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Thursday is Independence Day, which means MLB teams will once again be wearing stars-and-stripes caps. You can see this year's crop of caps here.
The use of flag-based cap imagery on July 4 began during the 2002 season as a response to the terrorist attacks of Sept. 11, 2001. Some fans view the caps as a worthy gesture of patriotism; others see them as just another way for MLB to sell more merchandise (although it's worth noting that MLB has donated proceeds from the cap sales to Welcome Back Veterans since 2008).
Either way, the cap designs have steadily evolved over the past dozen years. Here's a year-by-year look at that evolution:
2002-05: Teams wear small American flag patches sewn into the left side of their caps.
2006: In an apparent cost-cutting move, the sewn flag patches are replaced by adhesive flag patches. Unfortunately, the adhesive isn't sticky enough, so many of the patches start to slip out of place. After some flag patches fall off, players stick them back on but sometimes accidentally position them upside-down and/or in the wrong place.
2007: More flag follies, as Nationals pitcher John Patterson's flag patch falls off his cap and gets stuck in his sideburn. Patterson remains oblivious to the situation until catcher Brian Schneider trots out to the mound and does some on-the-spot grooming for him.
2008: MLB scraps the flag patches altogether and creates a series of navy caps with flag-themed team logos (plus a star-spangled MLB logo for the umpires). The Blue Jays get a version based on the Canadian flag instead of the American flag. The blue caps look OK for teams that wear blue but not so good for teams that don't wear blue.
2009: The caps change from navy to red, again with the star-spangled team logos (except for the Blue Jays, who once again get a Canadian flag version). Unfortunately, it quickly becomes apparent that red just doesn't work with many teams' color schemes.
2010: One year of red, one year of blue -- can white be far behind? Sure enough, MLB comes out with a new line of flag-themed white caps but tries to solve the problem of clashing colors by giving some teams blue brims and other teams red brims. For the most part, it works (in part because the star-spangled logos really pop on a white background), although a few of the color choices are still head-scratchers. Why did the Orioles get a blue brim, for example, instead of red?
2011: Instead of using a white crown with a red or blue brim, MLB ups the ante by using white front panels with red or blue brims and crowns -- sort of a combination of the previous three seasons' designs. Once again, some of the designs work well enough; others, not so much.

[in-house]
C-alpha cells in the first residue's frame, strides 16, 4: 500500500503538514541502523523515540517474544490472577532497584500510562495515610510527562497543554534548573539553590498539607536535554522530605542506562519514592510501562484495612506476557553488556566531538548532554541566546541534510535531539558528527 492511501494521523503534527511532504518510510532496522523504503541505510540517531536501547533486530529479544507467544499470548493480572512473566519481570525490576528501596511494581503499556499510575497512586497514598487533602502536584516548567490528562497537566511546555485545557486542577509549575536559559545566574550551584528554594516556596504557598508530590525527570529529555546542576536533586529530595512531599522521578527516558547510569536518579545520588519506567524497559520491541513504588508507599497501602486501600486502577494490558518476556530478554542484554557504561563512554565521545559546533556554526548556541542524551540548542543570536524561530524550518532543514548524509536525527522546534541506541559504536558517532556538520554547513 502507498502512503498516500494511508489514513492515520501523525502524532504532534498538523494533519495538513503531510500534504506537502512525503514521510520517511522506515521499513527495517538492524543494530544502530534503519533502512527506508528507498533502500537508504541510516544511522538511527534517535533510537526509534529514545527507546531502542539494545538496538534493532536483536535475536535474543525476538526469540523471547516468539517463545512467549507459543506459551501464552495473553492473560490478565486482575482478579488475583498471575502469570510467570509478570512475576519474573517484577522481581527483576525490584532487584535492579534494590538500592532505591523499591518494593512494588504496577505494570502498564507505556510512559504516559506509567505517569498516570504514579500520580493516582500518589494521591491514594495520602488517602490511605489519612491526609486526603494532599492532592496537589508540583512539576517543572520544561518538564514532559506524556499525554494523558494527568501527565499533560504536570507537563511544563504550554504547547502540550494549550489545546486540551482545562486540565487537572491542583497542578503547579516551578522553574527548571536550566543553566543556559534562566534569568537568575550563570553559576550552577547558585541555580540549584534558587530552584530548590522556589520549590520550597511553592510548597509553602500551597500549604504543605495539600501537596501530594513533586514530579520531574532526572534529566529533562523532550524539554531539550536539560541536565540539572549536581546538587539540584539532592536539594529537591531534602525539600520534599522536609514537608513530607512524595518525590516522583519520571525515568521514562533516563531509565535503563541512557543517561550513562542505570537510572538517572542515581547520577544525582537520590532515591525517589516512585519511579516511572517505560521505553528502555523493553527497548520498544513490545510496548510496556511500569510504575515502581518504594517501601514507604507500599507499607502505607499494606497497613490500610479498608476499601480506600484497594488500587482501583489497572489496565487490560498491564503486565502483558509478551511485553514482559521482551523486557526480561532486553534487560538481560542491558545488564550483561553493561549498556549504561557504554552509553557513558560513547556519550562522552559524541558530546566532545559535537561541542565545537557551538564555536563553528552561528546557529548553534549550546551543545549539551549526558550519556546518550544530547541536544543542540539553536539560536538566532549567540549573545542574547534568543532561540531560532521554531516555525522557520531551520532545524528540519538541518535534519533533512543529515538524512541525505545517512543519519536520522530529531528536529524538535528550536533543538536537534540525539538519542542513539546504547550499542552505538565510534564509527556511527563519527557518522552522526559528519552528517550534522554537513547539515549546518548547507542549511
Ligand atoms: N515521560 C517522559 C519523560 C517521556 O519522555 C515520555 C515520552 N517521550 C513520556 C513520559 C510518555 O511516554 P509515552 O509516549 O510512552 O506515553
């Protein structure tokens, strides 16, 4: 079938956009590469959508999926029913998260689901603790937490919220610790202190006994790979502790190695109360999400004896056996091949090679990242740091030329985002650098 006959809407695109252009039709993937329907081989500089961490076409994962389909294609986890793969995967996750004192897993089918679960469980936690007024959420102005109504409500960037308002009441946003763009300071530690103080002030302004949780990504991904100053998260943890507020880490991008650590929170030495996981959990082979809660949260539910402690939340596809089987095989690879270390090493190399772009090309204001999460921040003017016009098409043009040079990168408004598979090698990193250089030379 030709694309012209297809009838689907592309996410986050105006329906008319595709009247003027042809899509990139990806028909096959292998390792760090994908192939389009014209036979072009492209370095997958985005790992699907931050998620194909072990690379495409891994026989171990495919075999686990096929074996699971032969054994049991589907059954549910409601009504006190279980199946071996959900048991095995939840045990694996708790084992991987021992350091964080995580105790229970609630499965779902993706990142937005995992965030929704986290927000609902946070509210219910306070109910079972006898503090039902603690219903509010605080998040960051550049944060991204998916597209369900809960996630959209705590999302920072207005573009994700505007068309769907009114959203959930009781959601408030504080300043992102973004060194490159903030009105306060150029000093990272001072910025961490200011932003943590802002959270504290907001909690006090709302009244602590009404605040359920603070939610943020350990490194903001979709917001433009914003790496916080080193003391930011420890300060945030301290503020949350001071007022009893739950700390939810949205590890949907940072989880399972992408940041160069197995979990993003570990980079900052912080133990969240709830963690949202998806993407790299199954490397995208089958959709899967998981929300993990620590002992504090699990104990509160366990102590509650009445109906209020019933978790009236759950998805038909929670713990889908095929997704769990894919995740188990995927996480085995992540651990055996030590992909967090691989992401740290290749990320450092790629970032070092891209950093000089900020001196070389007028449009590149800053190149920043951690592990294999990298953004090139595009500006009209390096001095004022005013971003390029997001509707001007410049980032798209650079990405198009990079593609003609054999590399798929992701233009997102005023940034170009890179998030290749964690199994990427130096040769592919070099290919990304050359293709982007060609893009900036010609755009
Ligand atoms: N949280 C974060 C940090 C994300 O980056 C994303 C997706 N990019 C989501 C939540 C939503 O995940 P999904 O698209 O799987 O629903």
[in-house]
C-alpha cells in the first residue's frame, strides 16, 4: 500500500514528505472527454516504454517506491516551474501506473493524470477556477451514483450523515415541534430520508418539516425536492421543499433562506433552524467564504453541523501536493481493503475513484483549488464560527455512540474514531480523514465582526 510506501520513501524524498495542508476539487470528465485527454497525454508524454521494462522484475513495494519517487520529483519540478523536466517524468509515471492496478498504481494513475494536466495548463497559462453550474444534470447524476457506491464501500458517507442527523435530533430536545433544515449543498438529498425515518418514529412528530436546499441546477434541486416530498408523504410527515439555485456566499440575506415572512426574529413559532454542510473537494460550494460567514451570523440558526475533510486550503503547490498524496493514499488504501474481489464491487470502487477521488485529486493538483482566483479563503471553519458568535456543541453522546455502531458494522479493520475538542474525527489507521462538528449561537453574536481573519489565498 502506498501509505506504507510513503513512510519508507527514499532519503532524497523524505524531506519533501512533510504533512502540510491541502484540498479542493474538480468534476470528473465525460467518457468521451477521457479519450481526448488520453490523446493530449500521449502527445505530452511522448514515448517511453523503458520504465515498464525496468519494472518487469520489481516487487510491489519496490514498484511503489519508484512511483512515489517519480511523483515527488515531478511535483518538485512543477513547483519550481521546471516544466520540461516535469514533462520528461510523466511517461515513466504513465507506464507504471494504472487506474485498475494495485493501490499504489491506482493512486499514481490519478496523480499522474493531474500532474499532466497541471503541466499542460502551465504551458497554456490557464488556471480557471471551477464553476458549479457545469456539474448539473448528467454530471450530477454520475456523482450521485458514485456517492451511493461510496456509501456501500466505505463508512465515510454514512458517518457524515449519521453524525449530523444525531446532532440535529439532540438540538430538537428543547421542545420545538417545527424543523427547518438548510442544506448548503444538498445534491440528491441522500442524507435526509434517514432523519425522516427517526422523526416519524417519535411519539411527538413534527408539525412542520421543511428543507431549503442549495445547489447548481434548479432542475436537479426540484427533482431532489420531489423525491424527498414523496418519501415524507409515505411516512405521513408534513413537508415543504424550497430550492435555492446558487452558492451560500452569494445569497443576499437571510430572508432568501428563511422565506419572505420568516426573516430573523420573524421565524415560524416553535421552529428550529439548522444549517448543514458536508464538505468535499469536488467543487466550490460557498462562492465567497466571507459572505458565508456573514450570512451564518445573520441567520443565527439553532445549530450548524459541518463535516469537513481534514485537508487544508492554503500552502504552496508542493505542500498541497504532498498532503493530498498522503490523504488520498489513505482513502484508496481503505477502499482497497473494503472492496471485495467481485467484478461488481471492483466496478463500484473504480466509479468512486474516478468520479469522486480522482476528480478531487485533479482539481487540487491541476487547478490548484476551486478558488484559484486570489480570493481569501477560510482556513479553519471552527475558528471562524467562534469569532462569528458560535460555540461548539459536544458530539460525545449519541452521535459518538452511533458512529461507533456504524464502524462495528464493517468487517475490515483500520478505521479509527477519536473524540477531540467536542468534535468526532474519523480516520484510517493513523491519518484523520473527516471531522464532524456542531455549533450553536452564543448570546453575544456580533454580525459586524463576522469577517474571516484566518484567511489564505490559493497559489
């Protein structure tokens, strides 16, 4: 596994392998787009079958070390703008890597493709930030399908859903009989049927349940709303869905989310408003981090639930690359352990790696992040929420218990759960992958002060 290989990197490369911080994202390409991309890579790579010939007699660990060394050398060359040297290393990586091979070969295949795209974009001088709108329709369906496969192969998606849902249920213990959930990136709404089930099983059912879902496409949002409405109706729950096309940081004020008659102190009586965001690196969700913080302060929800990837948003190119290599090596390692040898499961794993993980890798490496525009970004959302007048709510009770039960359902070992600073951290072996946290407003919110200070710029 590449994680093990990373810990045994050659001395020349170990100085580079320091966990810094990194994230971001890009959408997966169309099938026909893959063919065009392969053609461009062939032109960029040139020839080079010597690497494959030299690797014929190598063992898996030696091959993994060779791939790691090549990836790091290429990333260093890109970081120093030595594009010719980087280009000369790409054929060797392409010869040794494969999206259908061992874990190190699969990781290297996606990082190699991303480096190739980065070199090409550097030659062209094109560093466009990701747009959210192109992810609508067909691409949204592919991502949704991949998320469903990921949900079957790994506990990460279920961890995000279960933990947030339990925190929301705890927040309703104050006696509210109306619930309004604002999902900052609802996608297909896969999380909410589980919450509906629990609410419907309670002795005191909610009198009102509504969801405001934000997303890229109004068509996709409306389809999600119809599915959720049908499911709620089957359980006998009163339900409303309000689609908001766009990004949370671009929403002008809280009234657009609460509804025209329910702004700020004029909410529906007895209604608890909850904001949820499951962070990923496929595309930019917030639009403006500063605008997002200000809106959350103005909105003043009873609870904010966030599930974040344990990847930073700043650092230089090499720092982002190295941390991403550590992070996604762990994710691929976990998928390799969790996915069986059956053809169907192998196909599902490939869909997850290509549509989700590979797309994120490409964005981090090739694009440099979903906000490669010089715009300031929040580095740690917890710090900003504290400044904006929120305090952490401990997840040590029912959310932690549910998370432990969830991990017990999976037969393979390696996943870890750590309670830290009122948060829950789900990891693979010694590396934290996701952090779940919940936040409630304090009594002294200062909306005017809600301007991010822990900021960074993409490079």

2012: In a complete shift of gears, MLB replaces the flag imagery with camouflage logos. Makes sense -- after all, camouflage is what the founding fathers wore when they signed the Declaration of Independence. No, wait, camouflage is what the colonists wore when they fought the British during the Revolutionary War. OK, so there's actually no good reason to wear camouflage on July 4, unless you think camouflage is an all-purpose symbol of patriotism, but apparently nobody thought about that. Another thing they must not have thought about: For the most part, camo just makes a logo look muddy.
That brings us up to the present day. If you look again at this year's crop of caps, you'll see MLB has scrapped the camo and basically gone back to the 2010 template, except now some of the caps are white and some are gray, depending on whether the team in question is playing at home or on the road July 4.
Also of note: When this year's caps were unveiled, the Indians' version featured Chief Wahoo. But then it was announced the Indians will instead wear their block-C logo. MLB says the switcheroo was due to New Era having mistakenly released the wrong cap photo when it unveiled this year's headwear. But many observers think MLB changed course after many media outlets criticized the star-spangled Wahoo image as being inappropriate.
Either way, one thing is clear: The A's and Rockies will look ridiculous again on July 4, just like they always do, because these caps never match their color schemes. Think of it as baseball's latest Independence Day tradition.
Paul Lukas liked it better when teams just wore their regular caps on July 4. If you liked this column, you'll probably like his daily Uni Watch website, plus you can follow him on Twitter and Facebook. Want to learn about his Uni Watch Membership Program, be added to his mailing list so you'll always know when a new column has been posted or just ask him a question? Contact him here.